Yesterday as I figured out what was going on with all the women on Facebook posting colors in their status updates, I first thought, "That's kind of cute." But then the colors started expanding into fabric descriptions: "silky," "lacy." If the chain message had ever been a secret amongst the females of Facebook, it couldn't have stayed one for long with all the postings of "nude," "natural," and "hanging free!"
Now, I've read other comments about the lack of modesty displayed. I don't fall into that camp. I'm pretty sure the obsession with breasts in our culture is related to our repressed Victorian attitude about them, and I do not believe that telling someone the color of my bra is inherently scandalous, or even immodest. However, I was a little disturbed by the updates that had more to do with the titillation factor than the cause of curing a disease. Are campaigns like this and "Save the Ta-tas" effective at getting attention? Sure. But for what purpose? "Save the Ta-tas" does actually go the extra step and use that attention to raise awareness about breast cancer and research toward a cure. This Facebook thing has yet to go there. Even if it does eventually explicitly connect with breast cancer awareness, however, it still gives the impression that we are most concerned about this particular form of cancer, not because it kills people, but because it might diminish women's sex appeal. Because death is but a small concern if our breasts are intact (and firm and perky besides).
I didn't play the game, although I'll happily tell you the color of my bra (beige...not very titillating). I just have no desire to be reduced from a person to a body part - or even two body parts - even for the cause of curing cancer. Also, I don't find cutesy games involving "secrets" from half of the population you're allegedly trying to reach to be a particularly effective way to raise awareness.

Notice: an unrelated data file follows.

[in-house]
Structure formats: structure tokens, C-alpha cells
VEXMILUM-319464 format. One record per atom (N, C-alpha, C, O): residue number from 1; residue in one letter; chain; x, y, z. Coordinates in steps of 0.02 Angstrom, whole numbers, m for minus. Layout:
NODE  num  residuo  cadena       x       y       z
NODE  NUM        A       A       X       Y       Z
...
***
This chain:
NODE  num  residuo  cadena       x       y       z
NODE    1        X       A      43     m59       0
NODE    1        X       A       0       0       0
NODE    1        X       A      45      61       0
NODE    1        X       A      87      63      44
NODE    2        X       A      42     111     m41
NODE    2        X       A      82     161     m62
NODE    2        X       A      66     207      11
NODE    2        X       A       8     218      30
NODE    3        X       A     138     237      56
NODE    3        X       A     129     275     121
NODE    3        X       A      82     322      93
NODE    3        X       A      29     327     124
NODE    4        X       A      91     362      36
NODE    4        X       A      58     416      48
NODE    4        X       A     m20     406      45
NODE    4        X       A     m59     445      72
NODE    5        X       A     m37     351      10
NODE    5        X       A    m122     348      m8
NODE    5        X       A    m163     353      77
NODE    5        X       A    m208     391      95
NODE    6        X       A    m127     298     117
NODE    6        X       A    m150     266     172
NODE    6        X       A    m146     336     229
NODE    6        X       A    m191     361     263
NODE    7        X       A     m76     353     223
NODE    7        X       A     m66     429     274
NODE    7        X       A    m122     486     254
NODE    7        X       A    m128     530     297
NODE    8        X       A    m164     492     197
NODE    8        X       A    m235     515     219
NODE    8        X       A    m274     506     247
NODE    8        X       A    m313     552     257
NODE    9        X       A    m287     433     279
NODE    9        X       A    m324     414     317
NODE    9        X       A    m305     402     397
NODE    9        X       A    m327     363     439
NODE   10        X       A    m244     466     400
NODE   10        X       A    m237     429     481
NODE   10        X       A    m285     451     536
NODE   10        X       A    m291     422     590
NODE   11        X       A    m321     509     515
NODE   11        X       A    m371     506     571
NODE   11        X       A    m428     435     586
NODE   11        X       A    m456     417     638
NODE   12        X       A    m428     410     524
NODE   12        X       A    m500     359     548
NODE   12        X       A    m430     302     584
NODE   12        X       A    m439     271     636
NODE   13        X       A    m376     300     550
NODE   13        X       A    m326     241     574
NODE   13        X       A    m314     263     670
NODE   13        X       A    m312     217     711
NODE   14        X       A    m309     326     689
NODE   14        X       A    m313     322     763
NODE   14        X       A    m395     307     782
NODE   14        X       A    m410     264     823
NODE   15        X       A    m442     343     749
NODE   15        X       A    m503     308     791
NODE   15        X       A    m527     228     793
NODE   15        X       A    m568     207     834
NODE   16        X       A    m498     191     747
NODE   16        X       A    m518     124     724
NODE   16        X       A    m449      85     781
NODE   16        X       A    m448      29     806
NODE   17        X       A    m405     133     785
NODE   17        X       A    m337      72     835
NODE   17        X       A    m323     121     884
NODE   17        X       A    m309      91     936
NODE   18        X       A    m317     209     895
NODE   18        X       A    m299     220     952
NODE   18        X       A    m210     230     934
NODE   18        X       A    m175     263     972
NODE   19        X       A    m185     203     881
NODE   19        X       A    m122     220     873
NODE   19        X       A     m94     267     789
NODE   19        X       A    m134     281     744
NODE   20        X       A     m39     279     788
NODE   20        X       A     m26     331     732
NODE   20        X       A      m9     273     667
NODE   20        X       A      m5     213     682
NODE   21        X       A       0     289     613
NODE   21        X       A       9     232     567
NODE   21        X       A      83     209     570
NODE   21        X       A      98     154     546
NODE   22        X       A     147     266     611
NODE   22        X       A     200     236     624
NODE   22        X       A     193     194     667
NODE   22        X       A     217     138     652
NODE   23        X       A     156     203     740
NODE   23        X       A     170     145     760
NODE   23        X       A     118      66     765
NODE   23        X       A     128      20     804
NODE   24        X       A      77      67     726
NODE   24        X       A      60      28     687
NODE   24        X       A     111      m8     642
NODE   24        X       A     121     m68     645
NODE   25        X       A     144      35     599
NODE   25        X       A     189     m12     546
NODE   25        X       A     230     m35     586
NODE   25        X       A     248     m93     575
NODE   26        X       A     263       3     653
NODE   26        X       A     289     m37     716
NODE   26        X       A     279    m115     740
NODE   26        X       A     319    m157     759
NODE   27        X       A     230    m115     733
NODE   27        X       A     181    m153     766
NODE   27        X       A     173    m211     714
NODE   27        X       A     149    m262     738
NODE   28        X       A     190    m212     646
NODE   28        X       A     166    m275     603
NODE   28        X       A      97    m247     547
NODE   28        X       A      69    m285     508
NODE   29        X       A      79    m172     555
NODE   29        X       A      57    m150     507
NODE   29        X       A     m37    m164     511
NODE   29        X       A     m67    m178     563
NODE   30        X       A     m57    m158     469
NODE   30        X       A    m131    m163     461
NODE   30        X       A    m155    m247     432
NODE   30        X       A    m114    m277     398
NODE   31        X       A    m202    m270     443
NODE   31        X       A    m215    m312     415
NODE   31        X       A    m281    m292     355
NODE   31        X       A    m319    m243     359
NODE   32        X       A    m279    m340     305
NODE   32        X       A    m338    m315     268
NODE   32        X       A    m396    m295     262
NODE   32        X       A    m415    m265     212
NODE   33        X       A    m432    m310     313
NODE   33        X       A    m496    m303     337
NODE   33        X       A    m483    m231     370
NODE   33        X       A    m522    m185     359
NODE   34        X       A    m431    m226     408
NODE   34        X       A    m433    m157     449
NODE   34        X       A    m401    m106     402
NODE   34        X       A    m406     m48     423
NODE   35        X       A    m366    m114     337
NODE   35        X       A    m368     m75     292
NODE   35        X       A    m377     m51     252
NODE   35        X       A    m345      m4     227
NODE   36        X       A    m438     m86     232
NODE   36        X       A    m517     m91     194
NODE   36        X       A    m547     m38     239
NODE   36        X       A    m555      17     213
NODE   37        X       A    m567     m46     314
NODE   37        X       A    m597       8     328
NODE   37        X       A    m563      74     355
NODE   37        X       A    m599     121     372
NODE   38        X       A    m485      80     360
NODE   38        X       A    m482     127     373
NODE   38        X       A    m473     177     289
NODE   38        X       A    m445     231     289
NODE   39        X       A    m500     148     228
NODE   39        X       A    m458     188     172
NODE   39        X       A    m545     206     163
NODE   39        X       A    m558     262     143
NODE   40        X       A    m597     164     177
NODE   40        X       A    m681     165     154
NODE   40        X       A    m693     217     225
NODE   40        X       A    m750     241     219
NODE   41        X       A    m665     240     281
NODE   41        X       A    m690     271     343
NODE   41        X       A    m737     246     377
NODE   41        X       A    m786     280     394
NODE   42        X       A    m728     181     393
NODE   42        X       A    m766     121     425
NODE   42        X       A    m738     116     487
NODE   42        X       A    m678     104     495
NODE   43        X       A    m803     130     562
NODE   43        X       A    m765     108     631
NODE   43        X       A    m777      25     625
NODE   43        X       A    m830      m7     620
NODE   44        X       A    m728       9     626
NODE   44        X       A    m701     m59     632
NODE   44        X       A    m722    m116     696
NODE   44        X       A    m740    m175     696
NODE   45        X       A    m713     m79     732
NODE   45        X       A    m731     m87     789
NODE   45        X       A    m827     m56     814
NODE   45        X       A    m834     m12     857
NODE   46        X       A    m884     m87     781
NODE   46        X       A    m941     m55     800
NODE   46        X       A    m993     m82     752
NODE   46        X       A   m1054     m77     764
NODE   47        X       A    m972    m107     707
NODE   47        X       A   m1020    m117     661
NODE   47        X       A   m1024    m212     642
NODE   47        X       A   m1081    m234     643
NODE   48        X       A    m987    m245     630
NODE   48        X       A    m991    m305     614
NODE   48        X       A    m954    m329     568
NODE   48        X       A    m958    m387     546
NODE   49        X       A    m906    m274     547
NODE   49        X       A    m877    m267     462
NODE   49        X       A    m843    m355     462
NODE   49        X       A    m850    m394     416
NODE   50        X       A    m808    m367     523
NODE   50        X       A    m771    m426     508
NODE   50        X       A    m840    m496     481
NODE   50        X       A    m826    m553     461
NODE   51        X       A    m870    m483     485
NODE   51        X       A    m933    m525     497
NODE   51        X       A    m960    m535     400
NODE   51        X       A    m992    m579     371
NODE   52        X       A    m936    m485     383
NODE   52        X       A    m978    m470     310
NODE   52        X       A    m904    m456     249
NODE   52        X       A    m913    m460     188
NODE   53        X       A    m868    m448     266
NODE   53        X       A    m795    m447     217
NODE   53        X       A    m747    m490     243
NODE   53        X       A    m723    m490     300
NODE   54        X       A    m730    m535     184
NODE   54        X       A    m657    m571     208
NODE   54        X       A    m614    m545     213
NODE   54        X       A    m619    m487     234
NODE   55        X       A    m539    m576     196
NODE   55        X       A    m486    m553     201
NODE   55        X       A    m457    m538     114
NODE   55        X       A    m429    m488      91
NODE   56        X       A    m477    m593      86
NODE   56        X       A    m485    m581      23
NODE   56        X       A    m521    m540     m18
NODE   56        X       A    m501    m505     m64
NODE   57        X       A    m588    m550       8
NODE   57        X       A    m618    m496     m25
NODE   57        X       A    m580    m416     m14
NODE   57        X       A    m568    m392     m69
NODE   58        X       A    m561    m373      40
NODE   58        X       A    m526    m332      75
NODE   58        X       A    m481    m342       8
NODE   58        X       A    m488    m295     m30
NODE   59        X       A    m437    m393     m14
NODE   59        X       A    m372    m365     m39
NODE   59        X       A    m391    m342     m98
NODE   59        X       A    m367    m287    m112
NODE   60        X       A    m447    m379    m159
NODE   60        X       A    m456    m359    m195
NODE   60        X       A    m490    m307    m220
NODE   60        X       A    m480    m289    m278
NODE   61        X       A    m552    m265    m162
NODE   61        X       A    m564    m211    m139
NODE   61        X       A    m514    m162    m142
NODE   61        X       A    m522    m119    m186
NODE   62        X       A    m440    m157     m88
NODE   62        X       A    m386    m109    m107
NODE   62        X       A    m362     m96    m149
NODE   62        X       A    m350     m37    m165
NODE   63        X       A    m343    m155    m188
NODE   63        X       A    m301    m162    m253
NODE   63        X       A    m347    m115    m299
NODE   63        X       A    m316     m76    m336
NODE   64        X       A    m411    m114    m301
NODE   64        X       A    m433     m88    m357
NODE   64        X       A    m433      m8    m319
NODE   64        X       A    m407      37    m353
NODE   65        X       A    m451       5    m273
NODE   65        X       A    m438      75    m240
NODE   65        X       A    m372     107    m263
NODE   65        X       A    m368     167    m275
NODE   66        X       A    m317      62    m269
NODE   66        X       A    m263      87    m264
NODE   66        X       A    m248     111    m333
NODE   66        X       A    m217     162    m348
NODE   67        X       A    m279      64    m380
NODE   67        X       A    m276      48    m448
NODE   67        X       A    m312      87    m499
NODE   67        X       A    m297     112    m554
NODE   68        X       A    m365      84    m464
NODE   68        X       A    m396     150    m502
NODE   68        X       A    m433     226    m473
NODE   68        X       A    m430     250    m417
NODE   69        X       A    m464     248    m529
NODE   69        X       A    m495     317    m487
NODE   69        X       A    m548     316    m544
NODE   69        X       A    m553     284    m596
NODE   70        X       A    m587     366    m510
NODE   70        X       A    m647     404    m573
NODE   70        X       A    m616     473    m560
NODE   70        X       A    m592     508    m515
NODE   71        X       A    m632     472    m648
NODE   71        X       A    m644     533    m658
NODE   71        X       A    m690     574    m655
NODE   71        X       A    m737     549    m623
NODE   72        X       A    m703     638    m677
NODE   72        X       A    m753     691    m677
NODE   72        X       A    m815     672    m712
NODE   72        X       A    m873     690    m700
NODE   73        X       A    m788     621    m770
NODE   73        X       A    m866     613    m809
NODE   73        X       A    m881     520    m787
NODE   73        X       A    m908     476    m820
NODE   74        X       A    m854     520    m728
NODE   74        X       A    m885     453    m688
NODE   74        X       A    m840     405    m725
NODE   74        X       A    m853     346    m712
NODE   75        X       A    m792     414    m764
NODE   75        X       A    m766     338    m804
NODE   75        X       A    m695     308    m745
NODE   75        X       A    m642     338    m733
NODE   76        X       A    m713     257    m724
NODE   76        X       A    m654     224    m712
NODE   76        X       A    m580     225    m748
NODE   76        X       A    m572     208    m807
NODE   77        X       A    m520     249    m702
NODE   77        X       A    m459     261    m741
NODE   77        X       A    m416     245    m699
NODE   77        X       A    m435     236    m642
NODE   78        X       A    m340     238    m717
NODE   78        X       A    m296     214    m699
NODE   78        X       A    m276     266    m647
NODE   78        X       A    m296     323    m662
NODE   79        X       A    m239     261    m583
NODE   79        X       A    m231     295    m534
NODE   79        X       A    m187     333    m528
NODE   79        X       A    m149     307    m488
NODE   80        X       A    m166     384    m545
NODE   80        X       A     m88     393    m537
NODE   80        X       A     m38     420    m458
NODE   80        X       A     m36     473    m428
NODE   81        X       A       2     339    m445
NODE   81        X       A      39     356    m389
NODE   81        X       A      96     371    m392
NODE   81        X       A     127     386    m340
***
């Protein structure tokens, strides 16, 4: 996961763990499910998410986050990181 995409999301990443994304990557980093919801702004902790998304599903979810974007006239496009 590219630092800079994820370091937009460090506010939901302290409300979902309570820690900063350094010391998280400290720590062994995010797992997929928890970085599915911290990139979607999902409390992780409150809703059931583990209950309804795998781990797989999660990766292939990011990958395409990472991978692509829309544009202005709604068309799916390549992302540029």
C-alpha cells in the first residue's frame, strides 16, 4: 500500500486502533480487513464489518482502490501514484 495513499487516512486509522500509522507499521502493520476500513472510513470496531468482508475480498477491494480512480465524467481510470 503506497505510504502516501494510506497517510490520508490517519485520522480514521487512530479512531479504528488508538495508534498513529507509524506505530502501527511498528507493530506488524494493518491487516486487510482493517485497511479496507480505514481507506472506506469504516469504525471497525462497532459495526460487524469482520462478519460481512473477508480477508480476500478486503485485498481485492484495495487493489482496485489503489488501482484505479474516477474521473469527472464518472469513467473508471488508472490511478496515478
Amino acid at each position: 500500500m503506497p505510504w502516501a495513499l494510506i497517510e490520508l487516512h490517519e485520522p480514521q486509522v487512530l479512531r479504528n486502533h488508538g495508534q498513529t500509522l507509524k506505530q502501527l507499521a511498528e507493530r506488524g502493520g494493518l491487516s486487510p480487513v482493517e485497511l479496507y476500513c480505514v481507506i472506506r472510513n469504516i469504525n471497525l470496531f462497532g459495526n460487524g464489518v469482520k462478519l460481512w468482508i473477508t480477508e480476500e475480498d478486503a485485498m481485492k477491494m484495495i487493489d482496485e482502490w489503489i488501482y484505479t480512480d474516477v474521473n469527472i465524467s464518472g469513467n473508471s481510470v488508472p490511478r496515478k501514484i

In honor of breasts everywhere, and the women of whom they are but a small part, today's poem comes from the Song of Songs (JPS translation) chapter 7.
Turn back, turn back,
O maid of Shulem!
Turn back, turn back,
That we may gaze upon you.
"Why will you gaze at the Shulammite
In the Mahanaim dance?"
How lovely are your feet in sandals,
O daughter of nobles!
Your rounded thighs are like jewels,
The work of a master's hand.
Your navel is like a round goblet -
Let mixed wine not be lacking! -
Your belly like a heap of wheat
Hedged about with lilies.
Your breasts are like two fawns,
Twins of a gazelle.
Your neck is like a tower of ivory,
Your eyes like pools in Heshbon
By the gate of Bath-rabbim,
Your nose like the Lebanon tower
That faces toward Damascus.
The head upon you is like crimson wool,
The looks of your head are like purple -
A king is held captive in the tresses.
How fair you are, how beautiful!
O Love, with all its rapture!
Your stately form is like the palm,
Your breasts are like clusters.
I say: Let me climb the palm,
Let me take hold of its branches;
Let your breasts be like clusters of grapes,
Your breath like the fragrance of apples,
And your mouth like choicest wine.
"Let it flow to my beloved as new wine
Gliding over the lips of sleepers."